They were quiet because when the results are desirable, we don’t want to ask questions.
Those that asked questions were “encouraged” to remain silent. One questioner was fired from his position with an investing firm, and the firm immediately obtained a favorable contract with Enron after his firing.
When people or companies are providing us with what we want, why should we risk it by asking questions? Is it advisable to bite the hand that feeds us?
In legal terms this is referred to as willful blindness, and the US Supreme Court has consistently ruled that willful blindness is not valid defense.
There are too many stories of parents, teachers and communities being willfully blind to child molesters.

Former Penn State player and coach and current convicted child molester Jerry Sandusky ran an organization called The Second Mile. It was for underprivileged youth, providing help for at-risk children and support for their parents in Pennsylvania.

The signs were there, but no one wanted to think that the person helping all these underprivileged people was abusing them.

While the Sandusky case was more high profile than other cases, it was by no means unique. Many child molesters utilize this modus operandi. They put themselves into a giving position, taking a role which would leave a major void if they were removed from that position. They try to be the missing parent, the missing sibling, the missing financial provider, all in an attempt to create willful blindness.

And it works.

Rather than seeing the truth and acting accordingly, people are more afraid of potentially losing the benefits that this molester is currently providing.

People are also willfully blind because the ramifications of the truth scare them.

We as parents and community members need to stop being willfully blind. We need to realize that sometimes things ARE too good to be true when it comes to others helping our children. Most importantly, never should we ever feel that protecting our children from a molester is too big of a sacrifice.

Willfully blind doesn’t work in the short term, and it definitely doesn’t work in the long term. Learn how to ask the tough questions and ask them. Be ready to act appropriately if concerns of abuse are validated.


Yisroel Picker is a Social Worker who lives in Jerusalem. He has a private practice which specializes in working with people of all ages helping them understand their own thought processes, enabling them to improve their level of functioning, awareness, social skills and more. He also lectures on the topics of communication and child safety.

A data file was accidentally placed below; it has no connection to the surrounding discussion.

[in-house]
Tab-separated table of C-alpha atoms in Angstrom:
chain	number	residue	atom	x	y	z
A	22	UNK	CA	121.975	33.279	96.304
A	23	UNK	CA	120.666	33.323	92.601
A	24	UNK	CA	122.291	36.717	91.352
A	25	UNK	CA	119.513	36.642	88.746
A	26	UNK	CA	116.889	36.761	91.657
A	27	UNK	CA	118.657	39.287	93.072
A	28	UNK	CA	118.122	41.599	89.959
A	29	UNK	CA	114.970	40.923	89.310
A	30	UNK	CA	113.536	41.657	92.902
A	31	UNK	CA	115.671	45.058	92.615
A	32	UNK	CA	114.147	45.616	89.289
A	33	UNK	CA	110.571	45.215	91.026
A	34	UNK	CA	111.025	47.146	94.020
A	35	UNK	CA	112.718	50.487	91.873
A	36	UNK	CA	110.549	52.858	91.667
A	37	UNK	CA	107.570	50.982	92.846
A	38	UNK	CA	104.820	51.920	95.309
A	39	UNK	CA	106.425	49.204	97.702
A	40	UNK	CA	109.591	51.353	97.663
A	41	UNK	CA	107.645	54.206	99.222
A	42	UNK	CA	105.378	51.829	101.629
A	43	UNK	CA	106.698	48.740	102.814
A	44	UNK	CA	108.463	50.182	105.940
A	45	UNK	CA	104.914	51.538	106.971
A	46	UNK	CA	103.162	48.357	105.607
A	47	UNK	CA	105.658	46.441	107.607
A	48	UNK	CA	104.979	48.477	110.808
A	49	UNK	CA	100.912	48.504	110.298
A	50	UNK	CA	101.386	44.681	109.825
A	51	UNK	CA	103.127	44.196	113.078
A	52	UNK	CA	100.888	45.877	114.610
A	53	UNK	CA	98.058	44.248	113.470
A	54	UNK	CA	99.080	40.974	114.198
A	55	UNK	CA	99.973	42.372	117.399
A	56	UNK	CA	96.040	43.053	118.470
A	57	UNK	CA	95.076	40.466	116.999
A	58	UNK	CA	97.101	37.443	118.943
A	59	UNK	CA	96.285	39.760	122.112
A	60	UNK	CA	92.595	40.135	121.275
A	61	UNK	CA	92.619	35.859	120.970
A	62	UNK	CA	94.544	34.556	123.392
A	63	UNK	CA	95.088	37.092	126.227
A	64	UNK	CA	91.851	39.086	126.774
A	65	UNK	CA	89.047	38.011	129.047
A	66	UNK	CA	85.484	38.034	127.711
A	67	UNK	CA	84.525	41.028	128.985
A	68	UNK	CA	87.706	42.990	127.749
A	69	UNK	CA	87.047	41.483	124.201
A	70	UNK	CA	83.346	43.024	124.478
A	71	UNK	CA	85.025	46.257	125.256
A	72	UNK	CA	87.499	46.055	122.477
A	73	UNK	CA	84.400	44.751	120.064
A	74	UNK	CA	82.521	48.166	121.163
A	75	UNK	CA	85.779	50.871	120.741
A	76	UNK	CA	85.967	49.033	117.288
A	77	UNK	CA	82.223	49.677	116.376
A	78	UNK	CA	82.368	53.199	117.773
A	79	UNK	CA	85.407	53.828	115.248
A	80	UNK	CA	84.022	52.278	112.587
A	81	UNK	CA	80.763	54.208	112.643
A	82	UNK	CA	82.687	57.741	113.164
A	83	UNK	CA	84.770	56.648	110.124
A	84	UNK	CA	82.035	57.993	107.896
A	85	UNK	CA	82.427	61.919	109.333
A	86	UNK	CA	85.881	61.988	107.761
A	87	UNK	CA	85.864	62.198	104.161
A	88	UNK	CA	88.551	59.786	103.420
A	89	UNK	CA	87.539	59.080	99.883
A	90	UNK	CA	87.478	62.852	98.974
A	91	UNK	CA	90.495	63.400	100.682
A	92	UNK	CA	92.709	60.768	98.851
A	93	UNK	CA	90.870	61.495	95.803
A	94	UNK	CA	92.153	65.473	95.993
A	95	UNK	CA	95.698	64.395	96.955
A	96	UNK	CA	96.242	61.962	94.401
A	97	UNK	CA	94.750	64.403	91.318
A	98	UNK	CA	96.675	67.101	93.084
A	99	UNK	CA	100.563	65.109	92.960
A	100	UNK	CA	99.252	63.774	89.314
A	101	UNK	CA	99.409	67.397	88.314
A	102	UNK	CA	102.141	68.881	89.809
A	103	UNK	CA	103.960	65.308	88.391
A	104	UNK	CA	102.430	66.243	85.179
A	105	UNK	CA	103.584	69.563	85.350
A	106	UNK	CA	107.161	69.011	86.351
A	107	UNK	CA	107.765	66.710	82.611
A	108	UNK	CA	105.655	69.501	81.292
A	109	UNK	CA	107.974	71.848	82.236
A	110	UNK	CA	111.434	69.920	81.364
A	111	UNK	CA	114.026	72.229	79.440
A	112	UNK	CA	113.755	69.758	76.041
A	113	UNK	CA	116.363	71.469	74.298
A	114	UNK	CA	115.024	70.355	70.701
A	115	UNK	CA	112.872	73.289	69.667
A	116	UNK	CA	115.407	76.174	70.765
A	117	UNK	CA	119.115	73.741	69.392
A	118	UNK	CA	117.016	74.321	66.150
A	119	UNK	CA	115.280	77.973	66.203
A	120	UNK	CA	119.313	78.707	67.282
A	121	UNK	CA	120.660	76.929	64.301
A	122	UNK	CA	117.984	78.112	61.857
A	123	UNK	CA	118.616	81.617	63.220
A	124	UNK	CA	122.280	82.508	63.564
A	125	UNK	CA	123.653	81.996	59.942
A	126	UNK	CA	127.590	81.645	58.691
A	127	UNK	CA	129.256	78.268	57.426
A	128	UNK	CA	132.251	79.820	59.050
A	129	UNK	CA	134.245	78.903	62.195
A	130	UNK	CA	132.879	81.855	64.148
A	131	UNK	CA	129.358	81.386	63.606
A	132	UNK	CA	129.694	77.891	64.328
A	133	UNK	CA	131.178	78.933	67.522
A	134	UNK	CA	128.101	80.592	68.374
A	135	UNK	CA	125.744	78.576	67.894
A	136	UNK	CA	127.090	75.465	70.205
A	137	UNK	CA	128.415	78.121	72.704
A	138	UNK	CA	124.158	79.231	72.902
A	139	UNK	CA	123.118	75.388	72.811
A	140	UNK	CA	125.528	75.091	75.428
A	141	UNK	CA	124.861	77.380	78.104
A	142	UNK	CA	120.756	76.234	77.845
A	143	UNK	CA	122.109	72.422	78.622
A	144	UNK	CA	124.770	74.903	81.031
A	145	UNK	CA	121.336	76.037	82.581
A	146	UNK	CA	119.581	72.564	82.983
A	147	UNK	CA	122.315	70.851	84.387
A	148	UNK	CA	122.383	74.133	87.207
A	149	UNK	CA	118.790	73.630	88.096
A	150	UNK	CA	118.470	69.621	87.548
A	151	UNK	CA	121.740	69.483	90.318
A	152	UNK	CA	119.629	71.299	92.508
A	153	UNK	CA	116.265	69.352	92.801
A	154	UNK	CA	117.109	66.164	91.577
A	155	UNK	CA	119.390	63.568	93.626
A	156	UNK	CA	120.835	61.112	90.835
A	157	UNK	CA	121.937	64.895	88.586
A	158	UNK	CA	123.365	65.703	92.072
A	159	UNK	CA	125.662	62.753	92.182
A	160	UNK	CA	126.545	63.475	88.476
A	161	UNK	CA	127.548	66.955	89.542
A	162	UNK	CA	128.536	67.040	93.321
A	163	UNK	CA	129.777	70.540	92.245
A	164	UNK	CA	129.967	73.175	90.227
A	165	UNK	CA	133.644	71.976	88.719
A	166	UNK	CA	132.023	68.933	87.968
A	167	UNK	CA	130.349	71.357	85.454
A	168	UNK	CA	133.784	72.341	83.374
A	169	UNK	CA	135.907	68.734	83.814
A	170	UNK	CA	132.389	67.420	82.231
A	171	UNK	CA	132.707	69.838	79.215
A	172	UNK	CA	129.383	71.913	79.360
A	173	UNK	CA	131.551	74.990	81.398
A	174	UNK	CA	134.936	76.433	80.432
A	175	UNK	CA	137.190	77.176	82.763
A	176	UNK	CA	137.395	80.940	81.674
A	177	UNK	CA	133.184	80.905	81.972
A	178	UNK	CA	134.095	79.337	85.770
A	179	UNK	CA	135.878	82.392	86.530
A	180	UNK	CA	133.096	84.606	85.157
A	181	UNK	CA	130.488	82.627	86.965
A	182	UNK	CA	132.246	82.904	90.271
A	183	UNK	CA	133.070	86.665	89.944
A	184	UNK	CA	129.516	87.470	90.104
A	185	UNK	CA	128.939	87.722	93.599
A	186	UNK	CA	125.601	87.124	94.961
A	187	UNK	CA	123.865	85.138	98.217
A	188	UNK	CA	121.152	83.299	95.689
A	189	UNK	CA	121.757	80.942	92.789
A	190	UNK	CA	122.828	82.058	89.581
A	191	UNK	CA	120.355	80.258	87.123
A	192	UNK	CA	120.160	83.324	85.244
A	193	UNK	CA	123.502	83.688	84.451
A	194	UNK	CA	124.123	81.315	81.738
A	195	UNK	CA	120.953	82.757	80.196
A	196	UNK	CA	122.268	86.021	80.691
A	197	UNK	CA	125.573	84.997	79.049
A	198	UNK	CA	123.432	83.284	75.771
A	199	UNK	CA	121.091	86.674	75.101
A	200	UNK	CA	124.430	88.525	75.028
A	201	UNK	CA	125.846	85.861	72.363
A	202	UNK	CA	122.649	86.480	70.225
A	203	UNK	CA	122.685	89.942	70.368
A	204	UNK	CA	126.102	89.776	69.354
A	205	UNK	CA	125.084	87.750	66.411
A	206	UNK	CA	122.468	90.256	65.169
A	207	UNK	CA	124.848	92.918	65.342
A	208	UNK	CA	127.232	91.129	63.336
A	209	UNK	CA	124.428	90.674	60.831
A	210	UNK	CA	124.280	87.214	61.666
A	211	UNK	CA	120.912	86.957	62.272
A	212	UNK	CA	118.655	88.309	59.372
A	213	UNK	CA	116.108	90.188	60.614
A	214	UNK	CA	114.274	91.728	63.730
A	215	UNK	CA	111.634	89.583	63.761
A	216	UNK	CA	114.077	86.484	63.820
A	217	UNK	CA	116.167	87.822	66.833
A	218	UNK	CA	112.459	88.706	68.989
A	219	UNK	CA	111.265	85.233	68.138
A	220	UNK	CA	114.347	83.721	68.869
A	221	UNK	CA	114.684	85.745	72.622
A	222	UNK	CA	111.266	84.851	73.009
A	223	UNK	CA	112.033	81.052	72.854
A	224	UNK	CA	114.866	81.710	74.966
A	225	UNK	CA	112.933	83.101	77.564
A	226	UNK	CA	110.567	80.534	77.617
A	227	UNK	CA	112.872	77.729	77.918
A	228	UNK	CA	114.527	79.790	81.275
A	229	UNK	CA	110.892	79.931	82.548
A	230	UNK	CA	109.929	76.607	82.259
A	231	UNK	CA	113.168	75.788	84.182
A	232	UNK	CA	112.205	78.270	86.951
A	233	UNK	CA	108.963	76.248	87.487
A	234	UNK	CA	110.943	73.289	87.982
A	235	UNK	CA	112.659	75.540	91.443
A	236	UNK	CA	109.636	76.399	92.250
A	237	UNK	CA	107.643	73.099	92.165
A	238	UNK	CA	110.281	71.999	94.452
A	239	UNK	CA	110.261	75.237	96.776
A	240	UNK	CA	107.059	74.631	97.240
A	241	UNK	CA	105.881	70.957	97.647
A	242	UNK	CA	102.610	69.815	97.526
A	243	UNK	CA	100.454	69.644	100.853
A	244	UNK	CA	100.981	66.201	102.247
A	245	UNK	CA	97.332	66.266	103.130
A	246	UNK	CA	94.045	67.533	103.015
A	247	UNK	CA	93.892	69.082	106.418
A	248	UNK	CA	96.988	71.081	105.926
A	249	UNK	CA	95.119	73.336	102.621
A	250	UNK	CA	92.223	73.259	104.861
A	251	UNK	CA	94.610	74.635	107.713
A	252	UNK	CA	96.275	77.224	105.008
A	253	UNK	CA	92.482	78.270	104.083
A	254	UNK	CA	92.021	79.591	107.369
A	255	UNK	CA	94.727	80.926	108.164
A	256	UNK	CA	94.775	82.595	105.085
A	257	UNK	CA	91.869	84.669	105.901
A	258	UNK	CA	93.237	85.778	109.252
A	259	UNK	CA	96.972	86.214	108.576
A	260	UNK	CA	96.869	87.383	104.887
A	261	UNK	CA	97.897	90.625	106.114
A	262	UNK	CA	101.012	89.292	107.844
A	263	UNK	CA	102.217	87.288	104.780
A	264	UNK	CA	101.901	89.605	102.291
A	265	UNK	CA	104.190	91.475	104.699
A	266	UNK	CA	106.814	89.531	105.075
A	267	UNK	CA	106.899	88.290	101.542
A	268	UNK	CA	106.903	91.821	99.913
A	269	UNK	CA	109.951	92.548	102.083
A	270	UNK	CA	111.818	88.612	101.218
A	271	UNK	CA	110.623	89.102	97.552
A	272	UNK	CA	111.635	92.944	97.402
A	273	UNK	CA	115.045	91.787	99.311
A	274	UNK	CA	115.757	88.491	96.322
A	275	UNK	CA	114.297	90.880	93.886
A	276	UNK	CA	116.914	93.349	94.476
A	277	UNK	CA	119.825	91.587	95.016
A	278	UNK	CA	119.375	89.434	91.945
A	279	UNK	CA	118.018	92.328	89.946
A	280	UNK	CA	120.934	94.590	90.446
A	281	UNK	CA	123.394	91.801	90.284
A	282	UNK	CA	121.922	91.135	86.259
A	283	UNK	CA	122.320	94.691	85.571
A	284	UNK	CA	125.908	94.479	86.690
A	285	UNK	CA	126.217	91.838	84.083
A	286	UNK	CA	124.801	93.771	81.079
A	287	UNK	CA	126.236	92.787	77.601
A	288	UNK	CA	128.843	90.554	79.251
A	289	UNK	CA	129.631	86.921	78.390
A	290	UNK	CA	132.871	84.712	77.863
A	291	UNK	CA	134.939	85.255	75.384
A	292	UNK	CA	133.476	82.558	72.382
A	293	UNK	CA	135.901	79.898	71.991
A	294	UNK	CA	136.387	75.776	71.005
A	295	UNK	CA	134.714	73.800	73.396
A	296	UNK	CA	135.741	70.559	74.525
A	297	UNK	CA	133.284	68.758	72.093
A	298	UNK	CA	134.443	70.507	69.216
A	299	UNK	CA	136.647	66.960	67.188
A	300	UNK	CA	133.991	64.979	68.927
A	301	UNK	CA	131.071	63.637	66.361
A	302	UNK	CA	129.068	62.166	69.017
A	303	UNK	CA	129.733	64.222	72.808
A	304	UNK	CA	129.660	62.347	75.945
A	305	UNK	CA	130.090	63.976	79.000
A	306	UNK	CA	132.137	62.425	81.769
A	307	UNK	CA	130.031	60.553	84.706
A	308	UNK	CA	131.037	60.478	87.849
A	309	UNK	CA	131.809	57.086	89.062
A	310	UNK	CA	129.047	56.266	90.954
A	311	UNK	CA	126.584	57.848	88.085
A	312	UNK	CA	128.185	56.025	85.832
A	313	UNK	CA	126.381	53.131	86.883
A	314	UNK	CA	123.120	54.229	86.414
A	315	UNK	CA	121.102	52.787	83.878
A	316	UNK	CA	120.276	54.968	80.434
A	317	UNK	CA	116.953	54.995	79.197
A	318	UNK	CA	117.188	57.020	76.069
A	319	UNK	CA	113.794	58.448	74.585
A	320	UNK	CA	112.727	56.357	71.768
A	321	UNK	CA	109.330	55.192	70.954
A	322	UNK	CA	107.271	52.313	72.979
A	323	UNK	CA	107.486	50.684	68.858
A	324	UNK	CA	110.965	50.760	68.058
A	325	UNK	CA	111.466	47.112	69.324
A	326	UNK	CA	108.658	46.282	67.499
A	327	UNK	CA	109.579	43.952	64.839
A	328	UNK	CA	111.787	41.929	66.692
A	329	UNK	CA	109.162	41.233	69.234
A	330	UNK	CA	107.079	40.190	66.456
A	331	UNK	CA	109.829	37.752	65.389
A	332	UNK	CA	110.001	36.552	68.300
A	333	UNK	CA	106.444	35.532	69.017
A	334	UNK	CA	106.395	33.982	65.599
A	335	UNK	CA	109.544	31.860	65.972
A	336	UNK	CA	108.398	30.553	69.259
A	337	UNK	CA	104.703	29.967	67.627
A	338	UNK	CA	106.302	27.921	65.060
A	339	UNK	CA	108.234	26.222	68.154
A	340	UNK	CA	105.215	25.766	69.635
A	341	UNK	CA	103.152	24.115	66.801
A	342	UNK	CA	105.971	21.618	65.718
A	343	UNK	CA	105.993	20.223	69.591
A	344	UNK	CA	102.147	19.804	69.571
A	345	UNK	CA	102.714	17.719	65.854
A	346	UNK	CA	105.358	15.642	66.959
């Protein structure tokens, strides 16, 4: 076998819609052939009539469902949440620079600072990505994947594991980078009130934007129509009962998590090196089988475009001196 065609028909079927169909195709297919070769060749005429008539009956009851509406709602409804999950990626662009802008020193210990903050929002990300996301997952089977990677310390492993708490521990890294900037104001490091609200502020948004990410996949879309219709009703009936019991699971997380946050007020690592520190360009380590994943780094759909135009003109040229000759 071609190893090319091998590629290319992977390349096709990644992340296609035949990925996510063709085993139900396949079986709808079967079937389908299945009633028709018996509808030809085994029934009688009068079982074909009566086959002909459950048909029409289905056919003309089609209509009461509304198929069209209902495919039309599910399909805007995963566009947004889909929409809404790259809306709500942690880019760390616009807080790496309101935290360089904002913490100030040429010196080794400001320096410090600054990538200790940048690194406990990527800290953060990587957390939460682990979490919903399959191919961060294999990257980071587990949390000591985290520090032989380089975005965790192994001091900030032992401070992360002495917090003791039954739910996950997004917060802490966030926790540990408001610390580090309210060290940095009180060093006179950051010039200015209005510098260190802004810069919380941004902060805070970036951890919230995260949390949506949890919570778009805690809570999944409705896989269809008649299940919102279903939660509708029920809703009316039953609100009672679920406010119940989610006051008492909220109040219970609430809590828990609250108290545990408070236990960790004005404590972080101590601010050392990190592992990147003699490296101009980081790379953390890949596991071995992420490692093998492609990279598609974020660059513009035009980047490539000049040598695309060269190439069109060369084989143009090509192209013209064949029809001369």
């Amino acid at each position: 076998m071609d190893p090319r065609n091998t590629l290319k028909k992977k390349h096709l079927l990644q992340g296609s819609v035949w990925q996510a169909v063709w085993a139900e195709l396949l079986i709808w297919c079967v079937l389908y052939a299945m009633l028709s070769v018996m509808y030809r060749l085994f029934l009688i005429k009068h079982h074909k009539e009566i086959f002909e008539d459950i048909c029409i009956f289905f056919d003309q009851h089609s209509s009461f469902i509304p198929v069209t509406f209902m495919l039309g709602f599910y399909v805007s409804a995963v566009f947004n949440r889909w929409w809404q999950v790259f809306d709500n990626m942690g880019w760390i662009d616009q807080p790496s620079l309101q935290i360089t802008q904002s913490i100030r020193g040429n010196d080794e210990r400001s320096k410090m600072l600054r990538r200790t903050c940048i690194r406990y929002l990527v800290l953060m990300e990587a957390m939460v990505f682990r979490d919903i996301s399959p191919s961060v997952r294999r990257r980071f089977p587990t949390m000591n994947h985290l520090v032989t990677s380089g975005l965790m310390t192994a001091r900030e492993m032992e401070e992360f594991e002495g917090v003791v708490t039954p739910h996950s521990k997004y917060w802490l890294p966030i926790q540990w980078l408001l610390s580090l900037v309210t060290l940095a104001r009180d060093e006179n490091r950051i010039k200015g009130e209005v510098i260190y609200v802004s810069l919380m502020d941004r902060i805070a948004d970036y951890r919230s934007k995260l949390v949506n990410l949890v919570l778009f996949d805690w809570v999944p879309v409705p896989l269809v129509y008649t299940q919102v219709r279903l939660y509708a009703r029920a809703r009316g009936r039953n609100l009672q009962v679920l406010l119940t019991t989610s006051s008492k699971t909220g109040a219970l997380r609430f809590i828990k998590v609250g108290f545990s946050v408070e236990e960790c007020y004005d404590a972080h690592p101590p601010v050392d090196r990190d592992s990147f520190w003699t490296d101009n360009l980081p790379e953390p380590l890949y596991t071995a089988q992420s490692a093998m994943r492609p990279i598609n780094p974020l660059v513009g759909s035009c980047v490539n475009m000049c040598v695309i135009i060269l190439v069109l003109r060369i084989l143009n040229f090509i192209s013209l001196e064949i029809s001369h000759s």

You can email Yisroel at yisroel@ympicker.com
Follow Yisroel on LinkedIn here 




Tuesday, November 20, 2018

Products of Our Surroundings - Twitter

"Twitter is not a technology. It's a conversation. And it's happening with or without you."
-Charlene Li





There is a perspective in the social work profession known as “person-in-environment”. It states that people are a product of their environment. Social, political, familial, temporal, spiritual, economic, and physical factors combine to create this environment which shapes the individual. This concept includes the idea that one cannot adequately understand a person’s actions without consideration of the various aspects of that individual’s environment.

News stories and political climate are also part of this environment which affects us.

We are currently living in the Twitter era.

In an instant, millions of people hear one side of a story and they are immediately demanding action.

These demands are then heard by people and companies who often care more about themselves and their profits than they care about truth.

This is an idea that has been on my mind for quite some time, but recent events are causing me to write about this today.

Recently in Minnesota, a small group of African Americans walked into a fast food restaurant and attempted to place an order. The manager told them they needed to pay before they placed their order.

The consumers objected. They insisted and questioned why they were being treated differently than other customers who didn’t need to pay upfront. This entire event was videoed.

Scores of people took to social media to call on boycotting the restaurant. Many others called for the manager’s dismissal.

The company obliged and fired her.

All because of a video and post which depicted one side of the story.

As this former manager sits at home unemployed, news is breaking that these customers allegedly made a habit of taking their orders without paying.

Reports include accusations that they had even posted about this habit on their social media pages and that this restaurant had been a victim of theirs before.

So without this manager even getting the opportunity to defend herself and her decision, she lost her job.  All because people heard one side of the story and felt that they had all the facts they needed in order to act.

This case isn’t an isolated incident, and these behaviors are contagious.

Our children see this “quick to judge” mentality, and they follow suit. They are living in this “twitter/quick judge” age.

Living in a society which demands immediate judgment and action not only affects our children, but it rubs off on us as well.

Do we give our children the opportunity to defend themselves, or do we immediately believe the teacher when they call us to complain about our child’s behavior?

If we judge our children without hearing them first, we have added more “quick-judge” to their already “quick-judge” environment.

If we want to break the cycle and if we want to raise children who are able to hear all sides prior to forming an opinion, these lessons need to start at home. These lessons can’t be verbal, our children need to see that this is how we act with them and with others. That’s how we can break this destructive habit.

Yisroel Picker is a Social Worker who lives in Jerusalem. He has a private practice which specializes in working with people of all ages helping them understand their own thought processes, enabling them to improve their level of functioning, awareness, social skills and more. He also lectures on the topics of communication and child safety.  
You can email Yisroel at yisroel@ympicker.com
Follow Yisroel on LinkedIn here